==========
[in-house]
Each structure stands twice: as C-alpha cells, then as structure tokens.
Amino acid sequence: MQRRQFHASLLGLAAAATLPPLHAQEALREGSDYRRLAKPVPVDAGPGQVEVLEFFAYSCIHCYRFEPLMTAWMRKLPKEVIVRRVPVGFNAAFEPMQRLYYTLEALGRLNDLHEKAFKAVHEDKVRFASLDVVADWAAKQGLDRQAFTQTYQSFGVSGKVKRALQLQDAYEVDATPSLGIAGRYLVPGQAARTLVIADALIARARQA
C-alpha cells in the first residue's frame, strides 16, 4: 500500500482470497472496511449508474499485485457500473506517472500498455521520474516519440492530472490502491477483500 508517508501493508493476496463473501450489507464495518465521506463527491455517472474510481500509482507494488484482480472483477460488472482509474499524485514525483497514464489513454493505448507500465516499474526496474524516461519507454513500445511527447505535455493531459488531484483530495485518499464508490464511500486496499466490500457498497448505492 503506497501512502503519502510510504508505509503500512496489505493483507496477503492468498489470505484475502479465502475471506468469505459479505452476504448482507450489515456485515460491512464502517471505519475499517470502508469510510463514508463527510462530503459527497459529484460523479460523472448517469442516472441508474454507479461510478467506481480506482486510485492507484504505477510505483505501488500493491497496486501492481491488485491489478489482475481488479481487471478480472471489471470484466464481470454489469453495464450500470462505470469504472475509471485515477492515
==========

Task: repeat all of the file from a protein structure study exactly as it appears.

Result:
[in-house]
Each structure stands twice: as C-alpha cells, then as structure tokens.
Amino acid sequence: MQRRQFHASLLGLAAAATLPPLHAQEALREGSDYRRLAKPVPVDAGPGQVEVLEFFAYSCIHCYRFEPLMTAWMRKLPKEVIVRRVPVGFNAAFEPMQRLYYTLEALGRLNDLHEKAFKAVHEDKVRFASLDVVADWAAKQGLDRQAFTQTYQSFGVSGKVKRALQLQDAYEVDATPSLGIAGRYLVPGQAARTLVIADALIARARQA
C-alpha cells in the first residue's frame, strides 16, 4: 500500500482470497472496511449508474499485485457500473506517472500498455521520474516519440492530472490502491477483500 508517508501493508493476496463473501450489507464495518465521506463527491455517472474510481500509482507494488484482480472483477460488472482509474499524485514525483497514464489513454493505448507500465516499474526496474524516461519507454513500445511527447505535455493531459488531484483530495485518499464508490464511500486496499466490500457498497448505492 503506497501512502503519502510510504508505509503500512496489505493483507496477503492468498489470505484475502479465502475471506468469505459479505452476504448482507450489515456485515460491512464502517471505519475499517470502508469510510463514508463527510462530503459527497459529484460523479460523472448517469442516472441508474454507479461510478467506481480506482486510485492507484504505477510505483505501488500493491497496486501492481491488485491489478489482475481488479481487471478480472471489471470484466464481470454489469453495464450500470462505470469504472475509471485515477492515